If some consumers and real estate agents aren’t happy about the flat fees many brokerages are slapping on top of their traditional percentage-based commissions (see Part I), there are also unresolved questions about the legality of the practice.

A recent ruling allowing a class-action lawsuit to proceed against an Alabama-based brokerage has captured the attention of other companies that could face similar claims that they are violating the Real Estate Settlement Procedures Act, or RESPA.

Editor’s note: This is Part II of a three-part series exploring the legal, ethical and competitive issues surrounding flat fees being instituted by many brokerages on top of their traditional percentage-based commissions. Part I explored the industry’s rationale for instituting the fees, and Part III will look at the online backlash from consumers and real estate professionals.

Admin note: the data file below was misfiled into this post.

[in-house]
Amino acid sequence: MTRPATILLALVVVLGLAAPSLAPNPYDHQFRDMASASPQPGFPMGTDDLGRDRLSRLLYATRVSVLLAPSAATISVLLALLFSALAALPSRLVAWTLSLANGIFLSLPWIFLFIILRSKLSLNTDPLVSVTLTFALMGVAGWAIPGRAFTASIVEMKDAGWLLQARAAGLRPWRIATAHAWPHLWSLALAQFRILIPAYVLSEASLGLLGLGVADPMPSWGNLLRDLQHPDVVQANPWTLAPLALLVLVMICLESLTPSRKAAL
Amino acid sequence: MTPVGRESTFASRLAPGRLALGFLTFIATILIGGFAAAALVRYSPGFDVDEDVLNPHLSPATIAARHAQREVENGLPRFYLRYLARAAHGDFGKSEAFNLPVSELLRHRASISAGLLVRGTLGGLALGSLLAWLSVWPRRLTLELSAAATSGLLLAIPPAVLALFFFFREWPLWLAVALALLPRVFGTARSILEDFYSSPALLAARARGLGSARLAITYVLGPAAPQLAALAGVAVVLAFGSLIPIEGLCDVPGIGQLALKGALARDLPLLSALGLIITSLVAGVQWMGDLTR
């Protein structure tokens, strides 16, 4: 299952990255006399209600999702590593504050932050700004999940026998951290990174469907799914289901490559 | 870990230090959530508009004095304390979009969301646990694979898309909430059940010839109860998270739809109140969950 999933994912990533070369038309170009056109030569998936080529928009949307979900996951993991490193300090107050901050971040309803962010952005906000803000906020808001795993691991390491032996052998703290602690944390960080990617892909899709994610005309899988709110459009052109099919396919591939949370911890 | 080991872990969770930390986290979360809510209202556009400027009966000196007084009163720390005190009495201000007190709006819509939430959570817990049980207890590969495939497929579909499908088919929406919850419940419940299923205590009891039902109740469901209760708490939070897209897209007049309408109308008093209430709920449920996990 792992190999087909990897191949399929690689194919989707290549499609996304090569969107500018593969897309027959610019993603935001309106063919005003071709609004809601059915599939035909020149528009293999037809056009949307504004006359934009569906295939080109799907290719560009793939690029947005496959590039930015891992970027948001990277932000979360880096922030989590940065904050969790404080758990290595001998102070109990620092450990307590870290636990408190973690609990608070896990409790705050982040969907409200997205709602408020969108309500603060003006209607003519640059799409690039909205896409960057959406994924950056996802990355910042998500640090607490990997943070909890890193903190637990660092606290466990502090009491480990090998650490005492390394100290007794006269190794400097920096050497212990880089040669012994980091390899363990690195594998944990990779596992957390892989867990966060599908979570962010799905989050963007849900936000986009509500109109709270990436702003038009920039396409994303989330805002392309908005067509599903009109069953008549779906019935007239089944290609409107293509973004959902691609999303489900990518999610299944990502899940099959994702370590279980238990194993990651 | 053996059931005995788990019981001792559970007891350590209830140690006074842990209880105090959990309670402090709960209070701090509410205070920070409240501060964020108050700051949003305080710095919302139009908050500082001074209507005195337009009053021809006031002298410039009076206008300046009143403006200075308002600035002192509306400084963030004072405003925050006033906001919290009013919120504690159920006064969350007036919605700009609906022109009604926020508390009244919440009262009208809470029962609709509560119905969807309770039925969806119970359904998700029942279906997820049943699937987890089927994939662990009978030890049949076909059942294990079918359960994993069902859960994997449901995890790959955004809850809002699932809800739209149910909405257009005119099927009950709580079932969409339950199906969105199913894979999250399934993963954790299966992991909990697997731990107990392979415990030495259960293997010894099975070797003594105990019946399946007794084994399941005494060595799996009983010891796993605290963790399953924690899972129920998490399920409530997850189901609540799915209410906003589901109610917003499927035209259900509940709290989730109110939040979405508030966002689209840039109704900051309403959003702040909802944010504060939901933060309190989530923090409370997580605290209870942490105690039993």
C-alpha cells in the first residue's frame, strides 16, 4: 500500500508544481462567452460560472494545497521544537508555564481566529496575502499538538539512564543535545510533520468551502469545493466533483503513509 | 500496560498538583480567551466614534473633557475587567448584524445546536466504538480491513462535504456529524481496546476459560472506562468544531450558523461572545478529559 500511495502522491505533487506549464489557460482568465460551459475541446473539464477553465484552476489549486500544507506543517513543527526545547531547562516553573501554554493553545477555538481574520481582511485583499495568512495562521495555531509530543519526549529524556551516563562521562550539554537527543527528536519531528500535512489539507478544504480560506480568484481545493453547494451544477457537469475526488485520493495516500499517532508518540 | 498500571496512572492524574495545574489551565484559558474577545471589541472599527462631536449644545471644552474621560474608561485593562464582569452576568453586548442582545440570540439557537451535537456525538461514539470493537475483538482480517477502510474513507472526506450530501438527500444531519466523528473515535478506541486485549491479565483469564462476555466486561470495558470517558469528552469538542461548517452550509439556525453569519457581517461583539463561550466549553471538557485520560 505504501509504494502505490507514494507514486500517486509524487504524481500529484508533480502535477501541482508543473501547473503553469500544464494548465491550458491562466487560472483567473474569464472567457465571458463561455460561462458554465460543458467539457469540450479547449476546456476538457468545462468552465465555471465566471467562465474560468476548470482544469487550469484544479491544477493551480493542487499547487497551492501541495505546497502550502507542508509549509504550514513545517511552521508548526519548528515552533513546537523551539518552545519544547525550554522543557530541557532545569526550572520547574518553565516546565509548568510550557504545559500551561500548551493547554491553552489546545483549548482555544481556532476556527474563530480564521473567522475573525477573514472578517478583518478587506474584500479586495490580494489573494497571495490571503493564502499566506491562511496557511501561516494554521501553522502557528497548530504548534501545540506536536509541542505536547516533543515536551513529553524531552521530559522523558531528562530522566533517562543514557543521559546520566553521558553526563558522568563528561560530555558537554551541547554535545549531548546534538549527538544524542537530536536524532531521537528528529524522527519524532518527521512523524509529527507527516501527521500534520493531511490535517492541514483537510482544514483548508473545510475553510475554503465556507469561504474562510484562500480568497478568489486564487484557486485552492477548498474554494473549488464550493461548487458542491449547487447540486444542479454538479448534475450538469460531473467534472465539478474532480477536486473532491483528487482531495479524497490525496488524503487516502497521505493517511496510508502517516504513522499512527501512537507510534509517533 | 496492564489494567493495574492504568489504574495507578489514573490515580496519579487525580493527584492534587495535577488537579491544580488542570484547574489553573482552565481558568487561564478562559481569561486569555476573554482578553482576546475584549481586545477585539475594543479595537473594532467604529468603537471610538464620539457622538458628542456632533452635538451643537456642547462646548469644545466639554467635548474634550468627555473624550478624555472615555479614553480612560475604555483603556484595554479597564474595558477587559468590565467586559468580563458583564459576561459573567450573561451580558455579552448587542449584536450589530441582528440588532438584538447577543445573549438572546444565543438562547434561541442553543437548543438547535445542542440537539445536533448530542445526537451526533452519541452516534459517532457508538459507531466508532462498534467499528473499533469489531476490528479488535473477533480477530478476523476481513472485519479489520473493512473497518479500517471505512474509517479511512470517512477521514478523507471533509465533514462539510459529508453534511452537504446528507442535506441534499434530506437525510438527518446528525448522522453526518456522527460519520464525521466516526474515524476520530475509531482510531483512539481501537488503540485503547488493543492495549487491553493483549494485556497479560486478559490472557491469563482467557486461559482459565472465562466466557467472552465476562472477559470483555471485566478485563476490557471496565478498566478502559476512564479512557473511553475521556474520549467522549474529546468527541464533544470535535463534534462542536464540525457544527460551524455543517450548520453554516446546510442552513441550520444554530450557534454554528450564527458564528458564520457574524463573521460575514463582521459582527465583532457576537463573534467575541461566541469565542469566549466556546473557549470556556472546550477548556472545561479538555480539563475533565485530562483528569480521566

If some consumers and real estate agents aren’t happy about the flat fees many brokerages are slapping on top of their traditional percentage-based commissions (see Part I), there are also unresolved questions about the legality of the practice.

A recent ruling allowing a class-action lawsuit to proceed against an Alabama-based brokerage has captured the attention of other companies that could face similar claims that they are violating the Real Estate Settlement Procedures Act, or RESPA.

The case involves JRHBW Realty Inc., a Birmingham-based company that does business as RealtySouth, and the $149 "Administrative Brokerage Commission" it instituted in 2003.

One year after being acquired by Berkshire Hathaway affiliate HomeServices of America Inc., RealtySouth added the so-called "ABC Fee" to its traditional percentage commission, charging both buyers and sellers and sharing none of the proceeds with sales agents.

In September 2004, RealtySouth was hit with a class-action lawsuit, claiming the brokerage was violating RESPA by charging a fee for which "no service is rendered," or "a duplicate fee for services already rendered."

The named plaintiff in the case, Vicki Busby, had purchased a home in Trussville, Ala., for $187,000. A $149 "ABC Fee" was added to her HUD-1 settlement statement, in addition to the $4,675 in commissions RealtySouth had earned as its half of the 5 percent total commission representing the buyer in the transaction.